Posts Tagged ‘Proviso’
Wednesday, June 27th, 2012
Last September, a veteran advisor contacted his retired clients with the suggestion that they meet. The meeting had one simple goal; to lay out detailed monthly cash flow forecasts for the period ahead matching funds coming in with cash going out.
The response was way beyond this advisor’s expectations. Clients who he’d had difficulty getting into his office suddenly made meeting him a priority. The response afterwards was generally relief. Even clients who had absolutely no concerns about cash flow expressed appreciation for his time and the peace of mind they felt as a result.
The good news was that most clients were fine although there were a few cases where income didn’t cover expenses. In those instances, he talked about the two alternatives; to curtail spending or reallocate some of their portfolio into investments which threw off more income. In one case, he agreed with a client that they would temporarily eat into capital with the proviso that they would revisit this in a year’s times.
At the end of each meeting he asked clients whether they’d felt it was time well spent. Without exception they said it was; retired couples were especially effusive. A number said they’d each been worrying about this but hadn’t known how to bring it up. Another client with assets of $5 million said that he’d been uncertain as to whether he could afford to offer to cover university tuition for his three grandchildren.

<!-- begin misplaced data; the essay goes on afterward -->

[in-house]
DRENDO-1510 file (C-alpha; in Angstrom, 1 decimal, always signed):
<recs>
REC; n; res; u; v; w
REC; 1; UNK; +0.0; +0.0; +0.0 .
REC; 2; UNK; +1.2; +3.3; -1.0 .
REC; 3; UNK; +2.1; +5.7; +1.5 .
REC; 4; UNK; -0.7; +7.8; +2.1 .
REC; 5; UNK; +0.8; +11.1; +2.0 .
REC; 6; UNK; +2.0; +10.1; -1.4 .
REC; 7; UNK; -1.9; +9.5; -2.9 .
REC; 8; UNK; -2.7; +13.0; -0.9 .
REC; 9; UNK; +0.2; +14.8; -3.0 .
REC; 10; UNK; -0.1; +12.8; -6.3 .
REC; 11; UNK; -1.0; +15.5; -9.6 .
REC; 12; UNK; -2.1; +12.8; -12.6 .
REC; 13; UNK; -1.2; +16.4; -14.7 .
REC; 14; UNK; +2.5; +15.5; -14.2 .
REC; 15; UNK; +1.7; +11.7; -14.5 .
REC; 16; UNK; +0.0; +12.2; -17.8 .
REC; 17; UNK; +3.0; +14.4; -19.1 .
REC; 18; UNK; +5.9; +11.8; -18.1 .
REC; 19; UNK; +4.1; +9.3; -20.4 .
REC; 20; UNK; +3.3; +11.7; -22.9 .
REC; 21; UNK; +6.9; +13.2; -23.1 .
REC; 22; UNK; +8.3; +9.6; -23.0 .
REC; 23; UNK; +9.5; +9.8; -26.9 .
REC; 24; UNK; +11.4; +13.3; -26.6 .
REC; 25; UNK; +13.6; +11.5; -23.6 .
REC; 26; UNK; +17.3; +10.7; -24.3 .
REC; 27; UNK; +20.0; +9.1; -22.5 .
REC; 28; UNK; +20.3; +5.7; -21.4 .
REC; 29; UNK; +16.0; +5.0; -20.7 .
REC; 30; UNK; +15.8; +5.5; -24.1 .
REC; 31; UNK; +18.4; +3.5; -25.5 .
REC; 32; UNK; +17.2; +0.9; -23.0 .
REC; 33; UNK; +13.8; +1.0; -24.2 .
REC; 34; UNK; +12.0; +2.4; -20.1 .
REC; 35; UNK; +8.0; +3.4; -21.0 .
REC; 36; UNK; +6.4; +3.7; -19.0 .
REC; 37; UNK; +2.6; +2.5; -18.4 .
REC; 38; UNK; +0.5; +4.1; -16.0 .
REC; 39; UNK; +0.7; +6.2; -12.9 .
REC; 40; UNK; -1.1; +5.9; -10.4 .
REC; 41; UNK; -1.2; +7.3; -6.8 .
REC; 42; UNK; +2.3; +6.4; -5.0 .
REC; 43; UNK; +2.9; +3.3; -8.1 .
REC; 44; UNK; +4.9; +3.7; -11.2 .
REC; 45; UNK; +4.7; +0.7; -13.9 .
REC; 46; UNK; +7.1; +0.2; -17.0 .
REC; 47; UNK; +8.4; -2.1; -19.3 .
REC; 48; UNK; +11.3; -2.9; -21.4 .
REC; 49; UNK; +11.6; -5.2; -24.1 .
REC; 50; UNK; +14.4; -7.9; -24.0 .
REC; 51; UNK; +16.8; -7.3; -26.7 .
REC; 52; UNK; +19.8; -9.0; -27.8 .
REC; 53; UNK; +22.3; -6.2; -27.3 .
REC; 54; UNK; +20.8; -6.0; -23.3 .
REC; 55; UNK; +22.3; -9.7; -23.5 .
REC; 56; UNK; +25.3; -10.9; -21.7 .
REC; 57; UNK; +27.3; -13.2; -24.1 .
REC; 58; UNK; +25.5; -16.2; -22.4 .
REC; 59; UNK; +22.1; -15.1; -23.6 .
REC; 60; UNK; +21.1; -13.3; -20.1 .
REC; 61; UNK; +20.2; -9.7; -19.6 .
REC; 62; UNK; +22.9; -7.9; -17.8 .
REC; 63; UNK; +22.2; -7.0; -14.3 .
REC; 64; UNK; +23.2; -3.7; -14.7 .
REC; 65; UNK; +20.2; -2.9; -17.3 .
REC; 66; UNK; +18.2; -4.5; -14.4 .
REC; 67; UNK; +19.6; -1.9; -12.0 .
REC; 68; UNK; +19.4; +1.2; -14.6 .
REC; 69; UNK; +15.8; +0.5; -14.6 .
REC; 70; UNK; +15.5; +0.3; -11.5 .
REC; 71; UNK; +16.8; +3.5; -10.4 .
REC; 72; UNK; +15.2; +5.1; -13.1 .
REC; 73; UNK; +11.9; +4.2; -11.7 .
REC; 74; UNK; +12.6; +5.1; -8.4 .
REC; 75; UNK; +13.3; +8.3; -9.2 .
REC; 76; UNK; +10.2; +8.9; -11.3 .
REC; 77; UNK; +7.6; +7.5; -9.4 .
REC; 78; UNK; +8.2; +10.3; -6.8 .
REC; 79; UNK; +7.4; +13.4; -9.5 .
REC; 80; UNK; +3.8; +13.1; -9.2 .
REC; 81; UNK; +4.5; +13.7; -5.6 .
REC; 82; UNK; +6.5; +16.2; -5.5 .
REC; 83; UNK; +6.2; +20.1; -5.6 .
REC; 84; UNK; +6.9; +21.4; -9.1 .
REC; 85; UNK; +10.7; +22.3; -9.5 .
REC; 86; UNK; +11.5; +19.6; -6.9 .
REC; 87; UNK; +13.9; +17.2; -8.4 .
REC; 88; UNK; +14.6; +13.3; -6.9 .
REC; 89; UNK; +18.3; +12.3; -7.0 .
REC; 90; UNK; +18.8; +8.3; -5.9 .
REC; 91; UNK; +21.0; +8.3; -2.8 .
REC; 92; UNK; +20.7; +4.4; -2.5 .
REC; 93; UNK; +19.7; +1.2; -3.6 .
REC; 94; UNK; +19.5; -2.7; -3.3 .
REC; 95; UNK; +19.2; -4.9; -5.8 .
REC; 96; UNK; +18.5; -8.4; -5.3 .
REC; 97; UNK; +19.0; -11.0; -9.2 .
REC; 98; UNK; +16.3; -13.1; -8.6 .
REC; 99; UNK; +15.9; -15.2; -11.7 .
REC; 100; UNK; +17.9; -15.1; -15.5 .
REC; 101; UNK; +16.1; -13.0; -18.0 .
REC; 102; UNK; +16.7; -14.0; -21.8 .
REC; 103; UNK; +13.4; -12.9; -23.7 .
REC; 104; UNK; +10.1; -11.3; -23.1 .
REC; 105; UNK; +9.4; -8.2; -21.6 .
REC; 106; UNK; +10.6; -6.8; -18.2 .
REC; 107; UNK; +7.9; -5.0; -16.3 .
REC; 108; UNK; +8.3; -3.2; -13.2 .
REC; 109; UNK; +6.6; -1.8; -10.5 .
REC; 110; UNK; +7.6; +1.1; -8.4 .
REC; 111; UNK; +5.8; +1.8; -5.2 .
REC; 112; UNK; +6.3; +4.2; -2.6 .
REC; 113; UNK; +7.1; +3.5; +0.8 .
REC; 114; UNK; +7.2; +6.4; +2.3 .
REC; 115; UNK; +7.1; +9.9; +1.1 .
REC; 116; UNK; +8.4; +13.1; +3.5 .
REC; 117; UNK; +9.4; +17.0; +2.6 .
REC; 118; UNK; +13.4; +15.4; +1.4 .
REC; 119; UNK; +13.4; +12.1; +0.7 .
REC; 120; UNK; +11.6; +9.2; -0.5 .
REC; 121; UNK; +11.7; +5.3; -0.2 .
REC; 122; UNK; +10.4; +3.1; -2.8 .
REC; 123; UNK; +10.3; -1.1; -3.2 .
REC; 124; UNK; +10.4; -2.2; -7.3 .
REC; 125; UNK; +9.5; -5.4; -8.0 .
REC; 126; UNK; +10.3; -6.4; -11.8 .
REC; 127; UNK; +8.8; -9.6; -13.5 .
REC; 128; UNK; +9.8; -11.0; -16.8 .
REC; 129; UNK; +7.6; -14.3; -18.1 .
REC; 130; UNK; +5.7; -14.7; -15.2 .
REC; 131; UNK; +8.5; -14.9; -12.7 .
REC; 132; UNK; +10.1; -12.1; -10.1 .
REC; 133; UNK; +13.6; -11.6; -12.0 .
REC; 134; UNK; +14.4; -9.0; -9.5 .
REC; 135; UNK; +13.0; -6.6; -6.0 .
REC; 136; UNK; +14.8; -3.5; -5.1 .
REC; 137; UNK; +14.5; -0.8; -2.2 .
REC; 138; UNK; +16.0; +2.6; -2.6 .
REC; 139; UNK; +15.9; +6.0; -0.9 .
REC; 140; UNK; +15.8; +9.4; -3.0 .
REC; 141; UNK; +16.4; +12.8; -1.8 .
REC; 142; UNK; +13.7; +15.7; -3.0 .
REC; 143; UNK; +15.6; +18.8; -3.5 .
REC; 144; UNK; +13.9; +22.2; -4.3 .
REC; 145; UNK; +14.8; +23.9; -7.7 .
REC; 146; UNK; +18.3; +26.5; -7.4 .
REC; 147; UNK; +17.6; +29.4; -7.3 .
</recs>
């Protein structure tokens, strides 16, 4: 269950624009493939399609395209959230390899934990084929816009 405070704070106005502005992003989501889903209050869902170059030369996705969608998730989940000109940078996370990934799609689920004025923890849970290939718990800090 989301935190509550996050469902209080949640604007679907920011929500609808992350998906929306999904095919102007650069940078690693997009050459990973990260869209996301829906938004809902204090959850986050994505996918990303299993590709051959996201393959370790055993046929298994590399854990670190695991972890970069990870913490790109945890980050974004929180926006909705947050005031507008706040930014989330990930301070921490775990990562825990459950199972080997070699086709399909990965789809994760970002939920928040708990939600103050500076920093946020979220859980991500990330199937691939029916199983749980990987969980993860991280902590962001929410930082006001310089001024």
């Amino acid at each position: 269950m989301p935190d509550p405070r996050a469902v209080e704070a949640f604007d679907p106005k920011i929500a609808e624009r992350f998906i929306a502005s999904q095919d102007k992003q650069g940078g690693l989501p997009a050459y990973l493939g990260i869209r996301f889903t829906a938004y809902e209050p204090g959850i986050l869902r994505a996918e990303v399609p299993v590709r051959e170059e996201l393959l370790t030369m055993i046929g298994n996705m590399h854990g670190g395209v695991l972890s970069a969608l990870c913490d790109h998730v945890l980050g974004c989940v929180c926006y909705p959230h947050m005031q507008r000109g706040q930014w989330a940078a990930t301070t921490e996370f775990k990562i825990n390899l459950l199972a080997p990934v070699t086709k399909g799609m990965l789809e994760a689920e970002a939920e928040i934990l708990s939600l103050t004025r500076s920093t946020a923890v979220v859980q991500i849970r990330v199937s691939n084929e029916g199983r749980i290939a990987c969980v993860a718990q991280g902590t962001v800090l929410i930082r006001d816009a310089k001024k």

After hearing clients out this advisor mentioned that should they have family or friends in circumstances similar to theirs who might be interested in going through a similar process, he would be happy to meet with them also. He suggested that either their friends could call his assistant to book a meeting or if his clients called her with their friends’ name and phone number, she would contact them directly.
He started getting calls right away as clients talked to friends about the experience. He saw a particular bump in calls in early January as his clients got together with friends and family during the holiday season.
Tapping into hot buttons
Why was the response to these meetings so positive?
I’ve written in the past about the need to focus on client hot buttons. Many people in retirement have always worried about their finances. Historically, under spending has been a bigger problem than overspending (although it remains to be seen if this continues to be the case as boomers enter retirement, with their “I want it all and I want it now” mindset.)
With all the uncertainty about the economy and stock markets it’s understandable that clients worry; and particularly retired clients. The reason that this worked was quite simply that it addressed a preoccupation and concern for many retired clients, whether warranted or not. Quite simply, it gave them certainty, and clients love certainty, especially those getting on in years.
The exercise achieved two other things as well.